Master of Disguise
Like an octopus, the tidepool sculpin, Oligocottus maculatus, can change color to blend with its background. The sculpin's chameleon skills are slow and subtle compared to the quick-change artistry of an octopus, which flashes color in a fraction of a second, allowing it to instantly vanish. Nevertheless, the sculpin is a master of disguise. This fish that hunts tiny invertebrates in tidepools and avoids birds and larger fish can change costumes to match a broad palette of colors, from the tan of sand (top photo) to the pink of coralline algae (bottom photo).
A swirl of sand betrays the presence of camouflaged sculpins when they dart away from creatures creeping toward their tidepool. If a great blue heron happens to be hunting in the tidelands when a sculpin stirs the sand, the fish might disappear in the bird's dagger beak.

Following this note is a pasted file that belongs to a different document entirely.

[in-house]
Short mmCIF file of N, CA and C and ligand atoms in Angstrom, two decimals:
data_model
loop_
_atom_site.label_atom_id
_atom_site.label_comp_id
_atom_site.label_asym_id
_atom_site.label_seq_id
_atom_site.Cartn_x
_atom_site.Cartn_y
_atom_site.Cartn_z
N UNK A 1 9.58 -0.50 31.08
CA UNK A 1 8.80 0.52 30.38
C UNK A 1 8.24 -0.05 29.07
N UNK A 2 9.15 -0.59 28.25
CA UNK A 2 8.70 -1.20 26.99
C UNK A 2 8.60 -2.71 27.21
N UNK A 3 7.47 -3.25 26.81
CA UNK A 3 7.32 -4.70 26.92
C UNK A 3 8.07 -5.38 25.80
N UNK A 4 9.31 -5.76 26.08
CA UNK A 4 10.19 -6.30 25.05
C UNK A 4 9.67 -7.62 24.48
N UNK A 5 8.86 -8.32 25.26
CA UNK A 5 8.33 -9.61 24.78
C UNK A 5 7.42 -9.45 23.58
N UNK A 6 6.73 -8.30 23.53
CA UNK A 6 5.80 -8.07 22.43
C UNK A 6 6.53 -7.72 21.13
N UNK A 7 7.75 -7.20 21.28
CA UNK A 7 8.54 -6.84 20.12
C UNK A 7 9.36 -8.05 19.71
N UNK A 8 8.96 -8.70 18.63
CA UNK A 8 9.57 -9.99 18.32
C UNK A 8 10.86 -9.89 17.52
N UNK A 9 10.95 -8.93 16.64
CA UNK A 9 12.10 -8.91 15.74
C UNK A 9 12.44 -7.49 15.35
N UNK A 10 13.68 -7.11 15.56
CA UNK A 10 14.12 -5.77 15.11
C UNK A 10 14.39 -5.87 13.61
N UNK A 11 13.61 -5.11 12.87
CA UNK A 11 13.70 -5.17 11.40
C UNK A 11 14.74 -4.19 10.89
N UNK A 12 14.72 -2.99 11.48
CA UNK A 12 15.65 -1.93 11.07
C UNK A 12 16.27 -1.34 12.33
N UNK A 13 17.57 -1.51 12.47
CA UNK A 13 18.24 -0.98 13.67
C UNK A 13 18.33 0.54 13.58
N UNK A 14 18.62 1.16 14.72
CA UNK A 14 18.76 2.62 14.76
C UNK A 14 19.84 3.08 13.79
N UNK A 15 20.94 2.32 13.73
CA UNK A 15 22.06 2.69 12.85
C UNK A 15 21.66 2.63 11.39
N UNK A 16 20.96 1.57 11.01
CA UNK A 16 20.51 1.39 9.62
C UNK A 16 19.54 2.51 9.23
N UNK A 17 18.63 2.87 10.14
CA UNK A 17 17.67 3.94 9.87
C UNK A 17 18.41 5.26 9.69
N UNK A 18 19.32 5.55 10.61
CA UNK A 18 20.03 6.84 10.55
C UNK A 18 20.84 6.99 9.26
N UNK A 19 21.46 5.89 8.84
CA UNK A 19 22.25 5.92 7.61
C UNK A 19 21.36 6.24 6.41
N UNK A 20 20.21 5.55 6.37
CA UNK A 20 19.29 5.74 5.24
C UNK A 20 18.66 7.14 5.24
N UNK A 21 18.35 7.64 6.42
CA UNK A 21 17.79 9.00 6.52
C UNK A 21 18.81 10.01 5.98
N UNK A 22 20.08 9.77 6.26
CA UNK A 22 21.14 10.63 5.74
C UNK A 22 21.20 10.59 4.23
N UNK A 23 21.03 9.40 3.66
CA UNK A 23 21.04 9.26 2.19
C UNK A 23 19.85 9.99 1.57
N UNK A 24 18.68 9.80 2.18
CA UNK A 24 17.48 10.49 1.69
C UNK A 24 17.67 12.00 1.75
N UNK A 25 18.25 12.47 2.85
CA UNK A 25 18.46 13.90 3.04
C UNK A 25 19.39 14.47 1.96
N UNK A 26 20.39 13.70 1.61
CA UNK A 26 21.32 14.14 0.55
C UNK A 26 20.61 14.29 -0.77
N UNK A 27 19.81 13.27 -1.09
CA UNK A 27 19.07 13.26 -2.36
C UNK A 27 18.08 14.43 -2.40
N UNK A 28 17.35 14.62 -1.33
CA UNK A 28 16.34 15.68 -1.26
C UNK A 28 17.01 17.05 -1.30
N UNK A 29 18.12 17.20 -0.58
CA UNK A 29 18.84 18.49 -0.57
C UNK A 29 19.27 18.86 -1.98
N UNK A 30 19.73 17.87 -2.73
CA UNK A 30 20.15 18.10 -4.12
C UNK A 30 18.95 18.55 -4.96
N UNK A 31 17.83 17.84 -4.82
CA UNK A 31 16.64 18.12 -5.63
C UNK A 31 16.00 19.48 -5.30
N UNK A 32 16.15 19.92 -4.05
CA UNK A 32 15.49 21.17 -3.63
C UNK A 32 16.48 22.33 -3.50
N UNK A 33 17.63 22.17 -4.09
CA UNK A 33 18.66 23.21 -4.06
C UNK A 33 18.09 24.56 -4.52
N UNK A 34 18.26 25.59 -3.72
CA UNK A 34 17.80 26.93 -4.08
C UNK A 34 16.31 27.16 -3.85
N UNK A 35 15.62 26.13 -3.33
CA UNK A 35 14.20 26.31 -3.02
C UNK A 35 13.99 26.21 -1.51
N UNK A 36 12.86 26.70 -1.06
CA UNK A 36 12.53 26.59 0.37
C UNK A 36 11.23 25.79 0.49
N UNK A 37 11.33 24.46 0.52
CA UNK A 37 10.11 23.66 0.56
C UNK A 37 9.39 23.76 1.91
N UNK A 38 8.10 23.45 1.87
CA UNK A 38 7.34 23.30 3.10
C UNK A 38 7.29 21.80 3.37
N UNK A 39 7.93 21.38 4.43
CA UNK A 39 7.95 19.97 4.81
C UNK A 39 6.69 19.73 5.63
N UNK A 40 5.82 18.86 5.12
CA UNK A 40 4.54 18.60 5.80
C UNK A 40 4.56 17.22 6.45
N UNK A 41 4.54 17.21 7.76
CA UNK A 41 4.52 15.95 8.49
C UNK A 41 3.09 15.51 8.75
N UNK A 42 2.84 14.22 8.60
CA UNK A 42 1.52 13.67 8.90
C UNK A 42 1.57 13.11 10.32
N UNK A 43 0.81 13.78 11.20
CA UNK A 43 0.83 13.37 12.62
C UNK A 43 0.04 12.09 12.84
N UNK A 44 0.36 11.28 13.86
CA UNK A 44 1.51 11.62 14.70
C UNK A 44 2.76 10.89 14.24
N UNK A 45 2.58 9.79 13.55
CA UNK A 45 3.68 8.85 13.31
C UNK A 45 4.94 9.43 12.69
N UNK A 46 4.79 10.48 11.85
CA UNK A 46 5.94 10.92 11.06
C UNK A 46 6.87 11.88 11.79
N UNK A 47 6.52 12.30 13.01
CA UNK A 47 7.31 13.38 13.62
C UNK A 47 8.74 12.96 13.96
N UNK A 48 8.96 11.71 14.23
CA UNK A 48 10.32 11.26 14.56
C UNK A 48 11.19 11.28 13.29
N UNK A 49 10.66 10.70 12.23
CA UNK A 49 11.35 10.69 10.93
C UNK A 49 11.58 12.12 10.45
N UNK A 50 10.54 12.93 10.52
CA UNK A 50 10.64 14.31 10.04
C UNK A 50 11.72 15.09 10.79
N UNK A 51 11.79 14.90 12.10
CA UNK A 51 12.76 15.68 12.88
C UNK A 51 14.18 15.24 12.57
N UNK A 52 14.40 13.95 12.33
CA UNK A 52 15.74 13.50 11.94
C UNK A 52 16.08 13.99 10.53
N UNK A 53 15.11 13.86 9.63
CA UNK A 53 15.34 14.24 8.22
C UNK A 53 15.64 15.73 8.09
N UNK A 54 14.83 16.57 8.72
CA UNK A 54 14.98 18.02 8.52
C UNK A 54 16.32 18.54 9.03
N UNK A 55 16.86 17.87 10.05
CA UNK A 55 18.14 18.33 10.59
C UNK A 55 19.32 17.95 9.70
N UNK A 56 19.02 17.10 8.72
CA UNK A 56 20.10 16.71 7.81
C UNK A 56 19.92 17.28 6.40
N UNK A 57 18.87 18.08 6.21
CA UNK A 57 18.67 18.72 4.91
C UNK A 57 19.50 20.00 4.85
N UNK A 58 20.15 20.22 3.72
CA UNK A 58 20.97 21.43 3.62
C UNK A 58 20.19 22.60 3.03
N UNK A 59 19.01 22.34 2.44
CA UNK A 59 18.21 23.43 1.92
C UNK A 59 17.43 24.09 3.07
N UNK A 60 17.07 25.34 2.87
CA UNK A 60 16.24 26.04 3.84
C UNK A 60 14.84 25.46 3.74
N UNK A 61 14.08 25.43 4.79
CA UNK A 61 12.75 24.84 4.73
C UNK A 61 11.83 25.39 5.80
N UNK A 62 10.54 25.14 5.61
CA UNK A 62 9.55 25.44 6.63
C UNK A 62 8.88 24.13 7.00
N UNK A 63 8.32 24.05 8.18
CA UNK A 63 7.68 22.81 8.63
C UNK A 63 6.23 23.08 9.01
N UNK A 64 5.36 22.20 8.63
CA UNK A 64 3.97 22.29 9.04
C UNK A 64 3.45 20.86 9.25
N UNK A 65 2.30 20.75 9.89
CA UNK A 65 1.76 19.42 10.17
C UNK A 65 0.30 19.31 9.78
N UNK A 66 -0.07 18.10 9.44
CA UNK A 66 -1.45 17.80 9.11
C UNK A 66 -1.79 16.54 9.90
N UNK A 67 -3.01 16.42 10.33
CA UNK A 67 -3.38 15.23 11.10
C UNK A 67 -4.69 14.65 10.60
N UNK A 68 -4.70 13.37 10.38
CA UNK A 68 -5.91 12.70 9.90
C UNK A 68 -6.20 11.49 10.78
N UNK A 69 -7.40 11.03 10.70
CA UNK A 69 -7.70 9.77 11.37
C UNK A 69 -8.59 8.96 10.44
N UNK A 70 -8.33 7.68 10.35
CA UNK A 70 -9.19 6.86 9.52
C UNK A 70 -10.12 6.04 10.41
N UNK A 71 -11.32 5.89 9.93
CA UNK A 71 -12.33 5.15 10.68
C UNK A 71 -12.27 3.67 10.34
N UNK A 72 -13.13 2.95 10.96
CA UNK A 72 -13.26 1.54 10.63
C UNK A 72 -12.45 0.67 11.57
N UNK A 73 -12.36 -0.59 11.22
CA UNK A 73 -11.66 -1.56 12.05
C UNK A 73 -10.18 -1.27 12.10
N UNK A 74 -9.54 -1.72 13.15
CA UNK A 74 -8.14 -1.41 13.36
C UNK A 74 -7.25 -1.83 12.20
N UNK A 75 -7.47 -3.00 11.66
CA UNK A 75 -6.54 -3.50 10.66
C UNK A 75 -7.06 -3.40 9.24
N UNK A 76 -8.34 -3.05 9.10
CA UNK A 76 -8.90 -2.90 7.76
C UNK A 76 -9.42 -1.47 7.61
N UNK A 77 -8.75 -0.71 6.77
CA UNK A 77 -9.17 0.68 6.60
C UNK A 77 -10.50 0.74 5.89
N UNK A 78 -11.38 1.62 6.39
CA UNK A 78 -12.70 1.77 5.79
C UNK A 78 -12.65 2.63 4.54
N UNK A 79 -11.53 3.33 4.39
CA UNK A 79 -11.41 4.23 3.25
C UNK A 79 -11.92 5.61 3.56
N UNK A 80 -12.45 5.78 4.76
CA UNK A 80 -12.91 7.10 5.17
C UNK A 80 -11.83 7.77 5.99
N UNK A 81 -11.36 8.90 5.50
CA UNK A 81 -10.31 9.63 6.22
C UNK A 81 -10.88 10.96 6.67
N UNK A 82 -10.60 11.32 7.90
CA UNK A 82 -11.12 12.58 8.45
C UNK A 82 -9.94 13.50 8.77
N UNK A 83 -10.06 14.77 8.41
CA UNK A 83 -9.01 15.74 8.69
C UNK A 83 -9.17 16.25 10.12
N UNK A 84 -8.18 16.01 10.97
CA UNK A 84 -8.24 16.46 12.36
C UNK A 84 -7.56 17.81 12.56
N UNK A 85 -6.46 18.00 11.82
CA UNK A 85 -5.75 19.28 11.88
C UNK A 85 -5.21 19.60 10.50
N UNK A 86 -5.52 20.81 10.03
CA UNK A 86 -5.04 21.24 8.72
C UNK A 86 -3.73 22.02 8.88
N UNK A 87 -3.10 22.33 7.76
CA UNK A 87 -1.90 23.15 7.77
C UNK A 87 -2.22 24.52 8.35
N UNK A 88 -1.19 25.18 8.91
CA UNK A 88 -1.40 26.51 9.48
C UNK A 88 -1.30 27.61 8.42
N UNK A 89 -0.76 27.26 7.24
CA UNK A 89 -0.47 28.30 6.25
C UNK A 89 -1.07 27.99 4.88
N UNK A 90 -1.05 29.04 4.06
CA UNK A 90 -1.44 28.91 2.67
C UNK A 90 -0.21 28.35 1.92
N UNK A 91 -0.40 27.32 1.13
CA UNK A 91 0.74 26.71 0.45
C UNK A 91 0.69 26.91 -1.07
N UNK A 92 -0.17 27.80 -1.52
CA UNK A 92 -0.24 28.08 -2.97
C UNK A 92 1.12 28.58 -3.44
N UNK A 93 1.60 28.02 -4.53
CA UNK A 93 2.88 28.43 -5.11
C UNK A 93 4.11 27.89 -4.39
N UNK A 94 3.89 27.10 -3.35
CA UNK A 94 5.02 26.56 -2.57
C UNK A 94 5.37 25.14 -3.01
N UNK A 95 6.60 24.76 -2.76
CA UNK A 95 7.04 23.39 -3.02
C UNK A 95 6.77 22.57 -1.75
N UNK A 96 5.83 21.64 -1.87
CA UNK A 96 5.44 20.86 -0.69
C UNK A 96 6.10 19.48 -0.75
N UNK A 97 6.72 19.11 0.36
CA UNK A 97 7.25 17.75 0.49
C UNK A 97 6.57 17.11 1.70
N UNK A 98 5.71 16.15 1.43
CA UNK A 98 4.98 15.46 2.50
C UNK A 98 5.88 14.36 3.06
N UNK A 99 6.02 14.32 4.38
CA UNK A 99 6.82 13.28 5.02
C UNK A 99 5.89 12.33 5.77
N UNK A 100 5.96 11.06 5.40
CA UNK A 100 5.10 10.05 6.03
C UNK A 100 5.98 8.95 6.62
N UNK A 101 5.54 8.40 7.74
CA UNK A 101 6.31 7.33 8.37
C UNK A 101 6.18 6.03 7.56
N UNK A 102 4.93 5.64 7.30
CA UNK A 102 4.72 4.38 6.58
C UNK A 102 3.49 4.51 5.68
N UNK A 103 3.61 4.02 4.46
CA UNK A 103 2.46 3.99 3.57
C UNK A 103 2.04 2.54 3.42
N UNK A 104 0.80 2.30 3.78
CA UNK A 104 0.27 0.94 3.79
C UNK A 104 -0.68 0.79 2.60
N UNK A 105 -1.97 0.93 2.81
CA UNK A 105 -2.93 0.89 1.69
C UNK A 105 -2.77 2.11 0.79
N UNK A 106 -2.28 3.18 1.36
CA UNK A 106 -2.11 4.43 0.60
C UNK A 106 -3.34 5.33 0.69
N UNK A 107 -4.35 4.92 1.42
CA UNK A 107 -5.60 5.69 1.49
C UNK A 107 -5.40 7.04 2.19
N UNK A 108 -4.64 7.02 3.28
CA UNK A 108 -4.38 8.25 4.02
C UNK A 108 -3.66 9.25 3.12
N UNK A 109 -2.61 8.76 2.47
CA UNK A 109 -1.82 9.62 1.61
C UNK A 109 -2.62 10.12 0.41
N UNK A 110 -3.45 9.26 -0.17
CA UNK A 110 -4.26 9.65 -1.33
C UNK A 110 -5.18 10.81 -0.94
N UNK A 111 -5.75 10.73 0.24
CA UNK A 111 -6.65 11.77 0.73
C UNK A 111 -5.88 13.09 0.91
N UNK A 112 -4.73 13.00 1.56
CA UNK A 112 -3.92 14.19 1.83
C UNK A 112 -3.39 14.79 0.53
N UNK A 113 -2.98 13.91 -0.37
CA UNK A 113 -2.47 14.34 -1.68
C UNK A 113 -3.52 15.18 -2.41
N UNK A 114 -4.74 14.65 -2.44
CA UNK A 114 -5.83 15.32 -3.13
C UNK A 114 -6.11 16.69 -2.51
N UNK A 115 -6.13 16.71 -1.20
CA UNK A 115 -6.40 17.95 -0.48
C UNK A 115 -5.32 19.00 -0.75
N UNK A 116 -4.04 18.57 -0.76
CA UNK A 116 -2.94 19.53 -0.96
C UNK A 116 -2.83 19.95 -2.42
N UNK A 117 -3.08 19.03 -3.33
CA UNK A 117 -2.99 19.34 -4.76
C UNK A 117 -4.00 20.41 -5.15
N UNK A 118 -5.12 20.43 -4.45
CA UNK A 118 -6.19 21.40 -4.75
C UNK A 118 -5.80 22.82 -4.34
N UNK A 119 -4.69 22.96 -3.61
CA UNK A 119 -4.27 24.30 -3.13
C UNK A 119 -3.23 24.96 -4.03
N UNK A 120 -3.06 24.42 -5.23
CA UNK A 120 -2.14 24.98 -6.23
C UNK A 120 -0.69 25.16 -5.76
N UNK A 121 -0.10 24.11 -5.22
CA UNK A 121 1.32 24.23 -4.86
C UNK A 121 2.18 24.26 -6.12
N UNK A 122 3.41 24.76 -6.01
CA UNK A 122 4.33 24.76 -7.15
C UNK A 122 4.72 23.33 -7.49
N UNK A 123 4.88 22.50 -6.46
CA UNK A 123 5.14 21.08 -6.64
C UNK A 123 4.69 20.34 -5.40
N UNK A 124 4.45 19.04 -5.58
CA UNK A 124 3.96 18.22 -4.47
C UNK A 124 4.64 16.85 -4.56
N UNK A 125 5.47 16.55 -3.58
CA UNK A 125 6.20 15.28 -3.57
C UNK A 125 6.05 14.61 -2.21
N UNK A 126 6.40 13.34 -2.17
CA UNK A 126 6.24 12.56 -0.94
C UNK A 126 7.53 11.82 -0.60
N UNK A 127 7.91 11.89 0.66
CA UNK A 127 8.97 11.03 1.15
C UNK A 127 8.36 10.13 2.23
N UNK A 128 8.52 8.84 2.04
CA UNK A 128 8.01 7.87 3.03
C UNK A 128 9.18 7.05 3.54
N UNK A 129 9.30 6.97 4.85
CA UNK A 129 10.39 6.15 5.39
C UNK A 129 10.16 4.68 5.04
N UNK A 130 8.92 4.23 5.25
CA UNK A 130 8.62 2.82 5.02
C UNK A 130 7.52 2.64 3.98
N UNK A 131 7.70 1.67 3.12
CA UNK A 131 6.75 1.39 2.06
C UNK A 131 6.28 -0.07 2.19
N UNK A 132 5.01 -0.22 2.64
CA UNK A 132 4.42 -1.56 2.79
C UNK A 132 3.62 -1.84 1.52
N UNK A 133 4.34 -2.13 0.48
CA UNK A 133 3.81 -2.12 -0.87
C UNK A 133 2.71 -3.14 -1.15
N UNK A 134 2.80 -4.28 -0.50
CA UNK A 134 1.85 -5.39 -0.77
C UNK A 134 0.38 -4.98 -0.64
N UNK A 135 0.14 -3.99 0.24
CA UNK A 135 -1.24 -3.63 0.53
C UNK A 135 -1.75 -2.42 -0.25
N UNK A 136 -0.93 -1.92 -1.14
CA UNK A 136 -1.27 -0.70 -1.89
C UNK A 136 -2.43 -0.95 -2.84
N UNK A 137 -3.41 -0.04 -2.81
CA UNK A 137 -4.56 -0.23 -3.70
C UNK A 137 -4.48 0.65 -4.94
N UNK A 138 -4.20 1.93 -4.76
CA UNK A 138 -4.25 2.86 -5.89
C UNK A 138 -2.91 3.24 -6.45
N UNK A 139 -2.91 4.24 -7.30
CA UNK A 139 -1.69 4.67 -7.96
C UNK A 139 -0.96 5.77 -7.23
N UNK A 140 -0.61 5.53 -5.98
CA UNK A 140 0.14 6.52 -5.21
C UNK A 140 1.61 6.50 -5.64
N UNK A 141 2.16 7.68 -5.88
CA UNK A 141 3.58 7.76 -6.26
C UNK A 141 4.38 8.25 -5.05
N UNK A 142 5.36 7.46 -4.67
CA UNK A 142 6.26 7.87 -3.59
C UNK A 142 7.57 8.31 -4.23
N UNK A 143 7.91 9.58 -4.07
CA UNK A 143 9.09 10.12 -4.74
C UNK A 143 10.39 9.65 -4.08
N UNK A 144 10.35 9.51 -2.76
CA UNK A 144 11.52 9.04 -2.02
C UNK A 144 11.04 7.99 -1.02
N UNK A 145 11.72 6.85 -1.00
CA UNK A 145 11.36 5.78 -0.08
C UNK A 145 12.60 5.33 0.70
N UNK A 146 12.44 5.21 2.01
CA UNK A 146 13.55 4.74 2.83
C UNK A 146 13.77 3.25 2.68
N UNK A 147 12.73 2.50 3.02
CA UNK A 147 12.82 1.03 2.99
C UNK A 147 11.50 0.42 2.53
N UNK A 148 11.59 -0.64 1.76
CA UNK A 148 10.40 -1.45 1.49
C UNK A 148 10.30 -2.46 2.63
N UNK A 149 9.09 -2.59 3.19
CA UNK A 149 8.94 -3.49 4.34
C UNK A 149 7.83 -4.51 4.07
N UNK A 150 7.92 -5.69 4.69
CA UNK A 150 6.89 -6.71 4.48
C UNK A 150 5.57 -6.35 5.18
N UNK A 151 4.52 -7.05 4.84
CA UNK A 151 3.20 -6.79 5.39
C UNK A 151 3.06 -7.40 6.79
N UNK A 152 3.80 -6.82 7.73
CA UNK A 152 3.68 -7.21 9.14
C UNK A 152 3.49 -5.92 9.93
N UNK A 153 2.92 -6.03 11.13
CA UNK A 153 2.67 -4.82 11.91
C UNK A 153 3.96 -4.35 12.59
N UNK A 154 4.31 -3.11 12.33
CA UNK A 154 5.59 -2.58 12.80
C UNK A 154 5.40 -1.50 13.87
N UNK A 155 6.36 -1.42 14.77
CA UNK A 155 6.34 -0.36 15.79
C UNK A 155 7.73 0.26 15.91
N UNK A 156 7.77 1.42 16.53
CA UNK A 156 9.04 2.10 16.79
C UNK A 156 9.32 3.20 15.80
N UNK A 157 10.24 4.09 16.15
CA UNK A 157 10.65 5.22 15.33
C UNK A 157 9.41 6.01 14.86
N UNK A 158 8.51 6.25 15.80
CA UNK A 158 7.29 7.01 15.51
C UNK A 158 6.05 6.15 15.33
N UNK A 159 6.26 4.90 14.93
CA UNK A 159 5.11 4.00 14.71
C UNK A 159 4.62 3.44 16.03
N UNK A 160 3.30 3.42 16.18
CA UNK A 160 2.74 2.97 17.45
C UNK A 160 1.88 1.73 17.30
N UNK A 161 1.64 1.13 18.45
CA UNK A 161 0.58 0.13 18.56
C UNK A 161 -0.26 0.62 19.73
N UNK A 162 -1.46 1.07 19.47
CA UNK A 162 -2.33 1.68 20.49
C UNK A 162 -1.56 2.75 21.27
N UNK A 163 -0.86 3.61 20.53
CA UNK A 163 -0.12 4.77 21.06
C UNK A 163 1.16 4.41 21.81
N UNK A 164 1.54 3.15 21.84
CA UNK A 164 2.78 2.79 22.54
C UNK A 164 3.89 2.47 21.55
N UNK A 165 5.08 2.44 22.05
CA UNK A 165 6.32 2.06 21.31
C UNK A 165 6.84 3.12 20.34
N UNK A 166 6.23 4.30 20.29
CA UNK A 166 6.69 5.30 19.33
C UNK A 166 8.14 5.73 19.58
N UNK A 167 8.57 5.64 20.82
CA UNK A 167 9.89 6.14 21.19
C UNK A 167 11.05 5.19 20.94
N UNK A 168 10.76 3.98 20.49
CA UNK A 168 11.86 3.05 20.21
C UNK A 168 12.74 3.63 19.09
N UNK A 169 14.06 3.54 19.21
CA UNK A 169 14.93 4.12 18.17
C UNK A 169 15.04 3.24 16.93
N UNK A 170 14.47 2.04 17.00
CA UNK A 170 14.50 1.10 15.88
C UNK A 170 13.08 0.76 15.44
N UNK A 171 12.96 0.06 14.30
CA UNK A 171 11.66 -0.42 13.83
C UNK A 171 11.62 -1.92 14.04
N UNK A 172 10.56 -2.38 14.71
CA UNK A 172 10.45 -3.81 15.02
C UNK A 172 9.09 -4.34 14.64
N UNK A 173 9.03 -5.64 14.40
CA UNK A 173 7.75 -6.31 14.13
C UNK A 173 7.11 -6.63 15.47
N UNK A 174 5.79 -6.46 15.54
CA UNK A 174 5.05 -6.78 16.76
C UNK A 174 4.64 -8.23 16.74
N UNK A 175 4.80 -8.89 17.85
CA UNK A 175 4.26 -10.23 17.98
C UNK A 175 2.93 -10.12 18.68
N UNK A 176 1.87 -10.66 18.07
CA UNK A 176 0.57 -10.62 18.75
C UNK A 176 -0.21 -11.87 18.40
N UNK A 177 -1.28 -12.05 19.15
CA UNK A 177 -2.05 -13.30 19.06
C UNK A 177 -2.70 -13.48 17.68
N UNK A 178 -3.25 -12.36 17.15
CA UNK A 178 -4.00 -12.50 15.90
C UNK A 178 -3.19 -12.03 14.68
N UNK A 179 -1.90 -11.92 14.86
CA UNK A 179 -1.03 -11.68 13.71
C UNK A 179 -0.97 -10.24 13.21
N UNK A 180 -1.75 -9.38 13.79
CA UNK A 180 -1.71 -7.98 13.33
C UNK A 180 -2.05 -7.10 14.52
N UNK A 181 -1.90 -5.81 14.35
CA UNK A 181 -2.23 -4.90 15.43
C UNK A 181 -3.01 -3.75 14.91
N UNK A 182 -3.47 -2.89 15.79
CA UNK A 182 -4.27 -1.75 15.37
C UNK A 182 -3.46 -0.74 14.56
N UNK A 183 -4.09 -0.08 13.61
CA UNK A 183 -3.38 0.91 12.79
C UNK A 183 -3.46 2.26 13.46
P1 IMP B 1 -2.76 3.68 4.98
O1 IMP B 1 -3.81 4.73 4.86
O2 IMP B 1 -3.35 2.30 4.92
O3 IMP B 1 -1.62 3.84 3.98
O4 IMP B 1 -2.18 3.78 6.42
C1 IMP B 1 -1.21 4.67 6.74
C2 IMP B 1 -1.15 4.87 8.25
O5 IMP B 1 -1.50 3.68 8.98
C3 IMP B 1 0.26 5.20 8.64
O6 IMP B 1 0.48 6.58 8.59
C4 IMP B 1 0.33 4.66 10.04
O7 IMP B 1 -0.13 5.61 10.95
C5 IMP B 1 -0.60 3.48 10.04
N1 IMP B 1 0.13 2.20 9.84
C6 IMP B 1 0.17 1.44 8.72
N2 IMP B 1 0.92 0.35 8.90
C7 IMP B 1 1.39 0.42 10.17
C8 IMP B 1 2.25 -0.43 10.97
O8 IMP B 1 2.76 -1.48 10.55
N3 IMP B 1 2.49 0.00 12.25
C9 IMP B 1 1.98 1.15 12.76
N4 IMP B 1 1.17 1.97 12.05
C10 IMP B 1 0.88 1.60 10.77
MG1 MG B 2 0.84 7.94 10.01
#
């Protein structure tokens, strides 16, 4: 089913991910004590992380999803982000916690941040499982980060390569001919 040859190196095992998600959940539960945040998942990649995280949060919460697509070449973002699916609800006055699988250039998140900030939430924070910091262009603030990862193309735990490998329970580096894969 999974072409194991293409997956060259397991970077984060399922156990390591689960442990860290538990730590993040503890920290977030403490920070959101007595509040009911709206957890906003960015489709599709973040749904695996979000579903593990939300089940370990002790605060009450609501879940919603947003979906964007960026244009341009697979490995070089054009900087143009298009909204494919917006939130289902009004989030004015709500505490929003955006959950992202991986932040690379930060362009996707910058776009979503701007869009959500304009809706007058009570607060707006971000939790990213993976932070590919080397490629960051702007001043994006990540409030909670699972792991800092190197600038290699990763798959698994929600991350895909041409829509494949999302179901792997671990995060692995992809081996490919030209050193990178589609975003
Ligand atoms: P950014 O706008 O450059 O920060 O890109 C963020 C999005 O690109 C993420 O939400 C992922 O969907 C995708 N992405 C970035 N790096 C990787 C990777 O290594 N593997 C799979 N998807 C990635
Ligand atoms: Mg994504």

When sculpins scatter at my approach, I stand still and wait for them to settle. I like to watch the fish blend into the bottom of their pool, disappearing amid rocks or sand or algae, where these ambush predators remain immobile till tiny creatures wander past.
Sculpins snatch worms, crabs, shrimp--whatever will fit in their mouths--with explosive motion. Then they settle back to the bottom of a pool, where their shifting colors conceal them from both predators and prey.